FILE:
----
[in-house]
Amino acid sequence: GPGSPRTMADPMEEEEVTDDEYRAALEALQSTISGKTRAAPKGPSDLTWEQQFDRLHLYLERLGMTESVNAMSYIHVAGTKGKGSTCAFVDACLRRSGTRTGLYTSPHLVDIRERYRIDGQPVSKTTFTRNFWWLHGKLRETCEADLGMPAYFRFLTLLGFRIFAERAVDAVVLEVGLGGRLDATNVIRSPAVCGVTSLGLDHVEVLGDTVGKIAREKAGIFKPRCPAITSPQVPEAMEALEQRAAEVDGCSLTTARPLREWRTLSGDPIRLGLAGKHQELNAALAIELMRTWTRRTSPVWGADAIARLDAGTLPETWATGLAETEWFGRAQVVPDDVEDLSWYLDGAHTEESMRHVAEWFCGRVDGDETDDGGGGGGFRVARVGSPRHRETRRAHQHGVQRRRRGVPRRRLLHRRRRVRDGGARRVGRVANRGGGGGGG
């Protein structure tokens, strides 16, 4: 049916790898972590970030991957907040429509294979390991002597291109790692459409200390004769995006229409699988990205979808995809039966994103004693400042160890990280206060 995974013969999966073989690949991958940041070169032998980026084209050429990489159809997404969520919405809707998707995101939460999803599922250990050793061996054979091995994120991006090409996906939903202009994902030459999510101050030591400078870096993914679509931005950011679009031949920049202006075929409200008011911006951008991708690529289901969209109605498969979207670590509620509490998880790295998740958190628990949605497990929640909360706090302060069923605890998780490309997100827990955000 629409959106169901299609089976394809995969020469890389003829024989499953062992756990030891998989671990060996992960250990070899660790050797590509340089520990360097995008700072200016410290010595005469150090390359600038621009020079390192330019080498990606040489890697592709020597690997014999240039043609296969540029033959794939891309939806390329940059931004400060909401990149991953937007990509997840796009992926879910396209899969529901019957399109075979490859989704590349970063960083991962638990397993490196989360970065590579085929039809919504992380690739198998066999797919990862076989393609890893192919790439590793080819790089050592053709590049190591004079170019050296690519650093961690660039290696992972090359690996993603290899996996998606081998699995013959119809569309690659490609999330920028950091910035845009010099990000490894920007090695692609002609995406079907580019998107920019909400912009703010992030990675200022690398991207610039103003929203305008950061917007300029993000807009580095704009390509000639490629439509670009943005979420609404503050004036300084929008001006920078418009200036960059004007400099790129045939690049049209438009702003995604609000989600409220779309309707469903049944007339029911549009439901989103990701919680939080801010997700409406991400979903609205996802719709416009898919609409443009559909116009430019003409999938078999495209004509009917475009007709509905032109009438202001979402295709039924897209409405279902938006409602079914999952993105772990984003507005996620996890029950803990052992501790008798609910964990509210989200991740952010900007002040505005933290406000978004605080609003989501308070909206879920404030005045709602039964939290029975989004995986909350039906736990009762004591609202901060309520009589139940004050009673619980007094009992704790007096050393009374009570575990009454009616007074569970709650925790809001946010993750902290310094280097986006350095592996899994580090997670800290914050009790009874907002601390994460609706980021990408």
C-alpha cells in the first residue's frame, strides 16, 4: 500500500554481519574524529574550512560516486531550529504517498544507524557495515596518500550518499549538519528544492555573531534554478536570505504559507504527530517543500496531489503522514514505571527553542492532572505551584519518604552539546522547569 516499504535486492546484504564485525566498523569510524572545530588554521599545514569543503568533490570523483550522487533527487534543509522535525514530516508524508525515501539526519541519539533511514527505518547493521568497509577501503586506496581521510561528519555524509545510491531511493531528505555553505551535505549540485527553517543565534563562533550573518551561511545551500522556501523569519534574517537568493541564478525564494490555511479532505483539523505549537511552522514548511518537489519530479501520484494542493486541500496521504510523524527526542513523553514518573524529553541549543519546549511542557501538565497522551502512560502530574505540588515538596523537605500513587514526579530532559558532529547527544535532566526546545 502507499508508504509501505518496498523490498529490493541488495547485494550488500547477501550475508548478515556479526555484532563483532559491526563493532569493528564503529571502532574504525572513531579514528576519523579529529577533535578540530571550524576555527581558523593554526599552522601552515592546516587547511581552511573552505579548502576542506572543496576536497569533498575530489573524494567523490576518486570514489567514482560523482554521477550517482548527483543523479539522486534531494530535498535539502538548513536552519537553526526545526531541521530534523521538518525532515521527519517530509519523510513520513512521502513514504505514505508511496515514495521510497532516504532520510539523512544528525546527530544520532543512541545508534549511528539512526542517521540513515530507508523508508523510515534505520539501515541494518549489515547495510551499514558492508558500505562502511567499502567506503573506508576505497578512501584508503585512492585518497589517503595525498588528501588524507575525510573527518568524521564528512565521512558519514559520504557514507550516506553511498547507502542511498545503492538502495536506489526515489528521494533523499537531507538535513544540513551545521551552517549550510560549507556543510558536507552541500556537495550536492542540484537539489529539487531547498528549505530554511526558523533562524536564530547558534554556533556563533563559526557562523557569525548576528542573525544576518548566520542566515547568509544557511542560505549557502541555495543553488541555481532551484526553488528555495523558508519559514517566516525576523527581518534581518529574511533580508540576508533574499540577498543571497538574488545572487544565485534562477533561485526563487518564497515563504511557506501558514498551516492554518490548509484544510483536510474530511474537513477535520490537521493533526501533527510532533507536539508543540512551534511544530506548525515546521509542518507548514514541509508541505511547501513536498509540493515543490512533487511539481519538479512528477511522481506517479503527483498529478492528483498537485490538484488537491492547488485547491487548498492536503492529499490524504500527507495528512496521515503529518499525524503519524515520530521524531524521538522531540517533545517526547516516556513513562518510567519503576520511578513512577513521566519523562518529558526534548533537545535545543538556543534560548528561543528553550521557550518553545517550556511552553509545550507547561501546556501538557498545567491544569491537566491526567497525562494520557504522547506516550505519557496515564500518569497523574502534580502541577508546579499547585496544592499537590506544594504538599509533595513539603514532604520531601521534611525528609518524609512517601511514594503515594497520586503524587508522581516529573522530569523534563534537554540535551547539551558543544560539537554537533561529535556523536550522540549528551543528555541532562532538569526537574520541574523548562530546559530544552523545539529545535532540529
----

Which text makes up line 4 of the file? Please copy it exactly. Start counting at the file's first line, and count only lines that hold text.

C-alpha cells in the first residue's frame, strides 16, 4: 500500500554481519574524529574550512560516486531550529504517498544507524557495515596518500550518499549538519528544492555573531534554478536570505504559507504527530517543500496531489503522514514505571527553542492532572505551584519518604552539546522547569 516499504535486492546484504564485525566498523569510524572545530588554521599545514569543503568533490570523483550522487533527487534543509522535525514530516508524508525515501539526519541519539533511514527505518547493521568497509577501503586506496581521510561528519555524509545510491531511493531528505555553505551535505549540485527553517543565534563562533550573518551561511545551500522556501523569519534574517537568493541564478525564494490555511479532505483539523505549537511552522514548511518537489519530479501520484494542493486541500496521504510523524527526542513523553514518573524529553541549543519546549511542557501538565497522551502512560502530574505540588515538596523537605500513587514526579530532559558532529547527544535532566526546545 502507499508508504509501505518496498523490498529490493541488495547485494550488500547477501550475508548478515556479526555484532563483532559491526563493532569493528564503529571502532574504525572513531579514528576519523579529529577533535578540530571550524576555527581558523593554526599552522601552515592546516587547511581552511573552505579548502576542506572543496576536497569533498575530489573524494567523490576518486570514489567514482560523482554521477550517482548527483543523479539522486534531494530535498535539502538548513536552519537553526526545526531541521530534523521538518525532515521527519517530509519523510513520513512521502513514504505514505508511496515514495521510497532516504532520510539523512544528525546527530544520532543512541545508534549511528539512526542517521540513515530507508523508508523510515534505520539501515541494518549489515547495510551499514558492508558500505562502511567499502567506503573506508576505497578512501584508503585512492585518497589517503595525498588528501588524507575525510573527518568524521564528512565521512558519514559520504557514507550516506553511498547507502542511498545503492538502495536506489526515489528521494533523499537531507538535513544540513551545521551552517549550510560549507556543510558536507552541500556537495550536492542540484537539489529539487531547498528549505530554511526558523533562524536564530547558534554556533556563533563559526557562523557569525548576528542573525544576518548566520542566515547568509544557511542560505549557502541555495543553488541555481532551484526553488528555495523558508519559514517566516525576523527581518534581518529574511533580508540576508533574499540577498543571497538574488545572487544565485534562477533561485526563487518564497515563504511557506501558514498551516492554518490548509484544510483536510474530511474537513477535520490537521493533526501533527510532533507536539508543540512551534511544530506548525515546521509542518507548514514541509508541505511547501513536498509540493515543490512533487511539481519538479512528477511522481506517479503527483498529478492528483498537485490538484488537491492547488485547491487548498492536503492529499490524504500527507495528512496521515503529518499525524503519524515520530521524531524521538522531540517533545517526547516516556513513562518510567519503576520511578513512577513521566519523562518529558526534548533537545535545543538556543534560548528561543528553550521557550518553545517550556511552553509545550507547561501546556501538557498545567491544569491537566491526567497525562494520557504522547506516550505519557496515564500518569497523574502534580502541577508546579499547585496544592499537590506544594504538599509533595513539603514532604520531601521534611525528609518524609512517601511514594503515594497520586503524587508522581516529573522530569523534563534537554540535551547539551558543544560539537554537533561529535556523536550522540549528551543528555541532562532538569526537574520541574523548562530546559530544552523545539529545535532540529